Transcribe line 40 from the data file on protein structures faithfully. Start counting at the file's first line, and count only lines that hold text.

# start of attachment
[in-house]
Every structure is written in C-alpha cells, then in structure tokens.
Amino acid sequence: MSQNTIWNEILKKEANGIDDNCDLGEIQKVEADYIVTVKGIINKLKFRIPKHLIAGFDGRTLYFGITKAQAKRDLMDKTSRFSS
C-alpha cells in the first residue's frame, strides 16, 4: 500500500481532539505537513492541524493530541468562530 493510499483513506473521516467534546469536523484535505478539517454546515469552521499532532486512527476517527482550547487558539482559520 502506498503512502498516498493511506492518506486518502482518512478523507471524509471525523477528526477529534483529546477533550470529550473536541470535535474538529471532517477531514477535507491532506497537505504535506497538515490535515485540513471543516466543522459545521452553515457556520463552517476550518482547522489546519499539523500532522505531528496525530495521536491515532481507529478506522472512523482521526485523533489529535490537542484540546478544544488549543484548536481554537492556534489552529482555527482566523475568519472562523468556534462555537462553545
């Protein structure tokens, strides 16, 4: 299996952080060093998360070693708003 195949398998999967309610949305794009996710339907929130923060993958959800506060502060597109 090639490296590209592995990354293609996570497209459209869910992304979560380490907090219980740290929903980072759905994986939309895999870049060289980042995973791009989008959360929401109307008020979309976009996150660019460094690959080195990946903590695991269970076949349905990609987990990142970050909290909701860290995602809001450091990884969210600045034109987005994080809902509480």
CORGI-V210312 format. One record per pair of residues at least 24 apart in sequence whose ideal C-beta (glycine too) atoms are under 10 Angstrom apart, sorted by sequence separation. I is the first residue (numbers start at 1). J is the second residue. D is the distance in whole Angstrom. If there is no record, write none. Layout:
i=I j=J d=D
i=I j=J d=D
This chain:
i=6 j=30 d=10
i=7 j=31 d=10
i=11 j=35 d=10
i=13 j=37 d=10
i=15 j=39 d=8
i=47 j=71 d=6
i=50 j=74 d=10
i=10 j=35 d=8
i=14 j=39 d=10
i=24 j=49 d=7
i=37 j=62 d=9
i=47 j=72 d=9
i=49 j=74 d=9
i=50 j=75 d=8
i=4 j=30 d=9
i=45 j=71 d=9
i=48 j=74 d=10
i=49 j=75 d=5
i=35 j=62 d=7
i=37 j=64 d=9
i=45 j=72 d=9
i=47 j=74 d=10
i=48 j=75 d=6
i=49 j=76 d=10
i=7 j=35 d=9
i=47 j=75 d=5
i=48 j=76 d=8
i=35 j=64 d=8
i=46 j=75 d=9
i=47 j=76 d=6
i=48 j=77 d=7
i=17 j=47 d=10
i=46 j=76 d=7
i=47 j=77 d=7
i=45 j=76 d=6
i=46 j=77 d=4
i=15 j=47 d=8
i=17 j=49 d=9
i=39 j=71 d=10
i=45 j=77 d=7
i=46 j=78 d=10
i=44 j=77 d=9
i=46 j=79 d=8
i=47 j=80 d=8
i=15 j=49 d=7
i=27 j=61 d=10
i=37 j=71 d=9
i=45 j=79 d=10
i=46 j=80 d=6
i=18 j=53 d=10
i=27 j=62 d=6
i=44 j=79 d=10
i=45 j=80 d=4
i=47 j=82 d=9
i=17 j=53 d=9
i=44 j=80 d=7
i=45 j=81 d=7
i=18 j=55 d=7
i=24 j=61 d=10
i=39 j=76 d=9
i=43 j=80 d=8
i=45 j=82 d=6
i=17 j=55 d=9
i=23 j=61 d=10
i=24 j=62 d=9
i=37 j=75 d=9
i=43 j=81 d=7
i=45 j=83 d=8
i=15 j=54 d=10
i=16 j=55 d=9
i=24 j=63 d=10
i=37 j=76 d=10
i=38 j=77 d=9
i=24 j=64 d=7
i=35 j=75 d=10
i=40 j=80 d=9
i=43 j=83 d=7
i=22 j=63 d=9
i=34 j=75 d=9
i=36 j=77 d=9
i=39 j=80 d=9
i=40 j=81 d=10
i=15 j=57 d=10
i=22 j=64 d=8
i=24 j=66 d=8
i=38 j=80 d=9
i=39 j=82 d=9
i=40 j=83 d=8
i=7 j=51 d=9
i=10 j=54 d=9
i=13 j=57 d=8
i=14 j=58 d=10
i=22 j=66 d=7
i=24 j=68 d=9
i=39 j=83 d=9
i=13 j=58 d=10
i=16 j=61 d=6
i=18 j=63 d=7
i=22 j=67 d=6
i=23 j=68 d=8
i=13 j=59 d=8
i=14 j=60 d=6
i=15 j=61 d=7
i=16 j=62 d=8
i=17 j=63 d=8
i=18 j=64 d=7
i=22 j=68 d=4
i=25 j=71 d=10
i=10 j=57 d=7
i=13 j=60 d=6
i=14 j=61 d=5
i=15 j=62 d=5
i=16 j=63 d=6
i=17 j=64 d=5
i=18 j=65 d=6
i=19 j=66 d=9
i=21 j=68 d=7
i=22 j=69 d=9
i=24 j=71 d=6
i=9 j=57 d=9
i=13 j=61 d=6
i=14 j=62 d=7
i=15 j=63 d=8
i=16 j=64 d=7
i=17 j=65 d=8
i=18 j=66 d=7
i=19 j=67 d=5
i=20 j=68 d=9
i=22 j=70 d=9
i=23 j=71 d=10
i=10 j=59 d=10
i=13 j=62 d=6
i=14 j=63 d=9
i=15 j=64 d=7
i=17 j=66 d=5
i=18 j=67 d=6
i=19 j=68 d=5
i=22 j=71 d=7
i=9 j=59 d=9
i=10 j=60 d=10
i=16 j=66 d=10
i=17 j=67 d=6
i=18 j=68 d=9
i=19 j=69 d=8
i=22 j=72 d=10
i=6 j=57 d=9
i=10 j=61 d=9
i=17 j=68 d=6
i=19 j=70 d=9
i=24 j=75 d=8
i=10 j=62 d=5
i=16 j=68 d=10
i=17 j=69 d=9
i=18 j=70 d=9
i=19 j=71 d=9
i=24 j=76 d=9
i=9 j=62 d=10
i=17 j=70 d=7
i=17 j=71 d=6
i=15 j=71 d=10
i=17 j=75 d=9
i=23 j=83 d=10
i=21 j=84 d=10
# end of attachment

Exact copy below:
i=48 j=77 d=7